One of those seeking a path to the past was Abraham Lincoln himself, who sought information on his ancestors in a letter to Solomon Lincoln, a distant cousin and Hingham historian who co-wrote the town's first history in 1827.
The first step on the westward trail for the Lincoln family began in England, with 15-year-old Samuel Lincoln, who sailed west to the New World and disembarked at Hingham Harbor in 1637.
He and two brothers left Swanton Morley, a village near Hingham, England, after their grandfather, a distinguished church warden, disinherited their father.
At the time Samuel arrived in the Colonies, the seven-year-old port of Boston and the two-year-old village of Hingham were dots of civilization in a wild frontier besieged by Indians, disease, intemperate weather, and the hard work involved with survival in a New World - cutting timber, building houses, hunting for meat and furs, building churches, raising crops, constructing mills, and catching fish.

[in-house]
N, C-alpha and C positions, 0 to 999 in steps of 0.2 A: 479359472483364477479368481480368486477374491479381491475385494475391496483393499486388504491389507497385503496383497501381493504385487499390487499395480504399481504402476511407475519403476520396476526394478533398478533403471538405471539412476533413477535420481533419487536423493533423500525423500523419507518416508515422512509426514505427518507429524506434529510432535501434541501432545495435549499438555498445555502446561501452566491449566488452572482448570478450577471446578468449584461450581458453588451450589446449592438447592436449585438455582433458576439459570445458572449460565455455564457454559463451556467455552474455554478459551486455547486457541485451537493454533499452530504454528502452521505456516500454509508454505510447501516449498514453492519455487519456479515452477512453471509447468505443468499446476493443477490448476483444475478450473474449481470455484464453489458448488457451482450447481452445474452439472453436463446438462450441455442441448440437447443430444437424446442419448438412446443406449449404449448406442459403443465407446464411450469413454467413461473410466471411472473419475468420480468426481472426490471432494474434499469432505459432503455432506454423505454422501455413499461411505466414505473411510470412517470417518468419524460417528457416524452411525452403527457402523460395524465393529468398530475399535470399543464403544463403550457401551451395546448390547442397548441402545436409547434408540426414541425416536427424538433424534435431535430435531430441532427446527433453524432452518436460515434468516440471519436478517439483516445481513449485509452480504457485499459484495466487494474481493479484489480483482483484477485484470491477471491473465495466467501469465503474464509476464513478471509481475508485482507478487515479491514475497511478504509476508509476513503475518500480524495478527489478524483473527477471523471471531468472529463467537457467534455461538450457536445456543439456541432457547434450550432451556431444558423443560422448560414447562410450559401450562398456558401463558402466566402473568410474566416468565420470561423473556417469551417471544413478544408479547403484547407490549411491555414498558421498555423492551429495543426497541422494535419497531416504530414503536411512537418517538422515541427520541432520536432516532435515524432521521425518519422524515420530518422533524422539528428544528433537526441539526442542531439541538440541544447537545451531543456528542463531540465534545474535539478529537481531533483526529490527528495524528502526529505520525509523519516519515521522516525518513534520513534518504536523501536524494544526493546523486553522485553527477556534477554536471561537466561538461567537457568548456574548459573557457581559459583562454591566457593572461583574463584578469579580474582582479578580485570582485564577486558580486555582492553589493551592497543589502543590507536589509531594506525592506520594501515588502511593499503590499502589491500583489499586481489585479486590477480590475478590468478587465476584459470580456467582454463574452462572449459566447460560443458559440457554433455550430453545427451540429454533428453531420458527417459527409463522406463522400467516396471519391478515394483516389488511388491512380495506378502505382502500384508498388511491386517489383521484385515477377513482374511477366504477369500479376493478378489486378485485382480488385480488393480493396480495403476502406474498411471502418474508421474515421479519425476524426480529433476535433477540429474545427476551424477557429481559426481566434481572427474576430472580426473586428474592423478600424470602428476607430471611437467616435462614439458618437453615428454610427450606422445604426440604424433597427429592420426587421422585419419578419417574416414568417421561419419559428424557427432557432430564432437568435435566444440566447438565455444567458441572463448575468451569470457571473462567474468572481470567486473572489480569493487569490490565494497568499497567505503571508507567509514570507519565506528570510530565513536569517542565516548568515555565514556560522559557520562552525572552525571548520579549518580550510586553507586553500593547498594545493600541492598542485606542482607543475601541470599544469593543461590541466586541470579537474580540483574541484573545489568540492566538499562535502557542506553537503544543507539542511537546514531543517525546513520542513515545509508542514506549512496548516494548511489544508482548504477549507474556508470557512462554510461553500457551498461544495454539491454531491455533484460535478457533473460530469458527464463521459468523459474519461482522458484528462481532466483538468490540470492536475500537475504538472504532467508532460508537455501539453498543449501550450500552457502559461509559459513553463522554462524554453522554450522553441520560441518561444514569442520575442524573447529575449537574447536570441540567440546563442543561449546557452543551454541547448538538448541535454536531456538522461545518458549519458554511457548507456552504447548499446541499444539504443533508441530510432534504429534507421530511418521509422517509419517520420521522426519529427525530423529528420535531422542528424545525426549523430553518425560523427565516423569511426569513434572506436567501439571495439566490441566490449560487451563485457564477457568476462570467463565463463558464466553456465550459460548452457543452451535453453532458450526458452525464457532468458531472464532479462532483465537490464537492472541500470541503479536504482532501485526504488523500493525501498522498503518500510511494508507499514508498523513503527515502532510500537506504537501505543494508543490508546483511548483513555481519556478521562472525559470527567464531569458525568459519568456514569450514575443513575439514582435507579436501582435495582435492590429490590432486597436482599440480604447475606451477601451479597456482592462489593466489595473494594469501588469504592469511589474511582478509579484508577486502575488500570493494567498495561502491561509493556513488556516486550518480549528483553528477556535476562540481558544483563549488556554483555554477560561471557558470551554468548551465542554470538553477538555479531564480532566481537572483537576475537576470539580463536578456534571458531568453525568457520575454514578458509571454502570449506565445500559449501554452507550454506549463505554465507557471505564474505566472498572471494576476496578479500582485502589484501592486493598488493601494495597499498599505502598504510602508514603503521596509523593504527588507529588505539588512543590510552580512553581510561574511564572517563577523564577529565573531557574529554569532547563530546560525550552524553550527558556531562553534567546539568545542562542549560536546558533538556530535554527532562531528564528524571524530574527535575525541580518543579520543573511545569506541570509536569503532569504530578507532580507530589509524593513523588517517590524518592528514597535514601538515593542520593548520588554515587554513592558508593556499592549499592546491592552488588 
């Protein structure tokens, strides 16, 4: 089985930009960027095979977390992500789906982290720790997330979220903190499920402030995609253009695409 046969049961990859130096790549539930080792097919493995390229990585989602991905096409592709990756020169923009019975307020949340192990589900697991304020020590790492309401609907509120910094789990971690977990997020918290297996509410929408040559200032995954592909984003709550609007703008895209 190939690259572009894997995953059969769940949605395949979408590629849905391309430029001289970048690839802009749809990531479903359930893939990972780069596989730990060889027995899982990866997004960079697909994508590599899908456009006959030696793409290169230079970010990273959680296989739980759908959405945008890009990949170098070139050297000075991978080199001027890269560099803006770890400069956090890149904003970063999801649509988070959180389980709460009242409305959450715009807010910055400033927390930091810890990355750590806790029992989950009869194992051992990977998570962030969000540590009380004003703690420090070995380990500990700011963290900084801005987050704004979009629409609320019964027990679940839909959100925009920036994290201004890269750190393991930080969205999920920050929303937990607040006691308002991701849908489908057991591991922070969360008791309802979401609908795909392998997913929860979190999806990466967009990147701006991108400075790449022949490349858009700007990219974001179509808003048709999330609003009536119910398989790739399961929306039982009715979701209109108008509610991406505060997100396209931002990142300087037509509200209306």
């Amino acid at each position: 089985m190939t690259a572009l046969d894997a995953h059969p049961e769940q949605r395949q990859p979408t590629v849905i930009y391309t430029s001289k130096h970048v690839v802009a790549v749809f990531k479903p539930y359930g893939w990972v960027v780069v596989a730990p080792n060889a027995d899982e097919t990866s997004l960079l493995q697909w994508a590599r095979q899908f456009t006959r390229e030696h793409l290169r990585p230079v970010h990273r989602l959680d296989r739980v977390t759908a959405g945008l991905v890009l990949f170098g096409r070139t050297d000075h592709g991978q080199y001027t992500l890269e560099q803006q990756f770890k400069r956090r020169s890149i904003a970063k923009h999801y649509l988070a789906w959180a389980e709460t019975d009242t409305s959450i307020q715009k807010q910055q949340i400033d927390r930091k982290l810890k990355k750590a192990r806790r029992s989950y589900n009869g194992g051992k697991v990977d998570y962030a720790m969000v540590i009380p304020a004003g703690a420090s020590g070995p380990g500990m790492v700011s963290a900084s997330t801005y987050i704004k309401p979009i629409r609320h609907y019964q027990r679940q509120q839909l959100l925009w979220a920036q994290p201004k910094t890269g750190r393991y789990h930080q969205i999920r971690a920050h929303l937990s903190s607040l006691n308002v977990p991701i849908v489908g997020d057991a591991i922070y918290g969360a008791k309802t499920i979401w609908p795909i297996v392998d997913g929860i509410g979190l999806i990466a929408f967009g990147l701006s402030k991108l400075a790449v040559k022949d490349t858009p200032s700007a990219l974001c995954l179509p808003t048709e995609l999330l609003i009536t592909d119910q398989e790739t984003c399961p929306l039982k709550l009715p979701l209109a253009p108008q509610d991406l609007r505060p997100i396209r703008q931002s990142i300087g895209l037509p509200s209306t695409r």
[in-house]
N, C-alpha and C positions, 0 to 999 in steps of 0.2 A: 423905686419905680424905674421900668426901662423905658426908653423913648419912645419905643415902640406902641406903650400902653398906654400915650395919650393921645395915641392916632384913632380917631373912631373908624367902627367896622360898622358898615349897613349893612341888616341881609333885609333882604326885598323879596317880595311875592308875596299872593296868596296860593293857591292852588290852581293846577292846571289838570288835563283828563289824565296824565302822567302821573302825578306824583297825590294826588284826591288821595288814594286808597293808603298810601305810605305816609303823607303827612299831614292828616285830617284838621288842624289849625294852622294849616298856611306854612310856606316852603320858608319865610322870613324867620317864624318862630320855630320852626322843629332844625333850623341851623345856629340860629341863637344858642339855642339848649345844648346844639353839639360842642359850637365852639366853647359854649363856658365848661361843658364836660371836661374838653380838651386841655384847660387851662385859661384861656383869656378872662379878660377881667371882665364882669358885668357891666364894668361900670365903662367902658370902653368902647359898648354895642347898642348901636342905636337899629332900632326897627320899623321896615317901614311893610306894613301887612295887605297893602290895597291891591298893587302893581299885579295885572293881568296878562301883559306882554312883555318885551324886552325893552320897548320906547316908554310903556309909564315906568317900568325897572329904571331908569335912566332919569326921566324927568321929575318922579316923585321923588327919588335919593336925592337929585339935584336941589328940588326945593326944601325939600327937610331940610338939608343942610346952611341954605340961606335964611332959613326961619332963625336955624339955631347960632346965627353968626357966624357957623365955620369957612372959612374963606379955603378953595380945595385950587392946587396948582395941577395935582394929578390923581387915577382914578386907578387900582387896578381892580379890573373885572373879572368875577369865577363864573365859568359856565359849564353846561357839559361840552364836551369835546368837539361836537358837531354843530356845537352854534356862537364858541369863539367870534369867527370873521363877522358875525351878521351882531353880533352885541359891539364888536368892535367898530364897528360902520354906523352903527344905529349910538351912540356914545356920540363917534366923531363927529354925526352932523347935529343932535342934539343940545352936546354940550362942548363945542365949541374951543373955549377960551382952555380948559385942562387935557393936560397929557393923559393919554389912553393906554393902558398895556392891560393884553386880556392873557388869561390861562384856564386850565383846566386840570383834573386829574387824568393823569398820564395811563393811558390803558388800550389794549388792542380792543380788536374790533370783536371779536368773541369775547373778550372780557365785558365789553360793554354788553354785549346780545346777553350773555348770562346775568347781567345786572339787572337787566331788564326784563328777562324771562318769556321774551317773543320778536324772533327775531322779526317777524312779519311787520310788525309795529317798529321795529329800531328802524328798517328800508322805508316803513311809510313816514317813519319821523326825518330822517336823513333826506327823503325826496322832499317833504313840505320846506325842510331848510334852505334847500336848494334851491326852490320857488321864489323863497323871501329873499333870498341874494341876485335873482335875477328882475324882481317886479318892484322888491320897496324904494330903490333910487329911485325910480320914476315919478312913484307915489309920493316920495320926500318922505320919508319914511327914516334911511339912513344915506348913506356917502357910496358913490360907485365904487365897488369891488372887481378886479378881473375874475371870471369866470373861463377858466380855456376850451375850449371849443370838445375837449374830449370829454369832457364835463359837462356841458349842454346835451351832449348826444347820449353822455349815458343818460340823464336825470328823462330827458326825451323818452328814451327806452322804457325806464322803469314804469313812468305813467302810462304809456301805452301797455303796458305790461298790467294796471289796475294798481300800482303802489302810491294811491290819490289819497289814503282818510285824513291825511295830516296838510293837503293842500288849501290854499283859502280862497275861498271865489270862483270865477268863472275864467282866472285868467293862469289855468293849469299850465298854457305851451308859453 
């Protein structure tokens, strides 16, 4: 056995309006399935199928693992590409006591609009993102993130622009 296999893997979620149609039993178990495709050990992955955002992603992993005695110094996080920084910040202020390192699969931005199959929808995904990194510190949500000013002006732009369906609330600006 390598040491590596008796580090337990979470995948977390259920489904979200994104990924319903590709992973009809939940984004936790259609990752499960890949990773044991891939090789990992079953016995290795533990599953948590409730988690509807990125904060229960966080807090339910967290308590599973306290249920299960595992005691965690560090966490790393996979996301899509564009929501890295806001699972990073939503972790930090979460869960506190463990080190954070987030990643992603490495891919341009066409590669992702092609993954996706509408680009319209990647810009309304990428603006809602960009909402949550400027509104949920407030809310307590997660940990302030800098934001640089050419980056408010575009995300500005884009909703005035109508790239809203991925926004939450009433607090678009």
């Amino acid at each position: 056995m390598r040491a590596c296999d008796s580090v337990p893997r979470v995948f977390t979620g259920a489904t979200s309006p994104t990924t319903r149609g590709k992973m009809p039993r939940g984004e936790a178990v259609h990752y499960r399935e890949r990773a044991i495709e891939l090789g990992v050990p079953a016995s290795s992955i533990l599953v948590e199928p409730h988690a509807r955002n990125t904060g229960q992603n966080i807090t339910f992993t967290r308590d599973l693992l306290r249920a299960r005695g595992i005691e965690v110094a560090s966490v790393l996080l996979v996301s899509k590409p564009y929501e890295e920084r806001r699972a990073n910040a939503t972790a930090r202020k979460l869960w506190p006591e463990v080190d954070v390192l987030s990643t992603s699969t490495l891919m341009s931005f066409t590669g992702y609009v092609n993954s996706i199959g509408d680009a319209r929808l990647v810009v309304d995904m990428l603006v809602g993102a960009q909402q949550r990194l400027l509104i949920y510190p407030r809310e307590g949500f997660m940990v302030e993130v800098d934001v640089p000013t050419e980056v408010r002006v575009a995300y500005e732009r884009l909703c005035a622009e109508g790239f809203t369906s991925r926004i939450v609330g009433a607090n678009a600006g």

Hingham historian John Richardson owns what is believed to be the largest collection of Colonial memorabilia and artifacts from the town. Among his possessions is a pewter charger, or platter, once used by Samuel Lincoln.
"Many of the early settlers took very few possessions with them. This sailed with him from Hingham, England, and it's, I think, the only known remaining artifact from Samuel Lincoln," Richardson said, tilting the platter to show lines probably etched into the pewter by knives cutting through food.
Samuel, a weaver and mariner, had a hand in the formation of Old Ship Church in 1681. He and his wife, Martha Lyford, had 11 children and launched a politically successful family line that includes Massachusetts governors Levi Lincoln and his son Levi Jr., and a Maine governor, Eunoch Lincoln.
One of Samuel's children, Mordecai, became a successful blacksmith and, starting in 1703, built an iron forge, a grist mill, and a saw mill.
The mills were built in Cohasset and Scituate, towns that originally were a part of the Hingham settlement. The mill built on Bound Brook, which straddles the Cohasset-Scituate border, still stands on Mordecai Lincoln Road.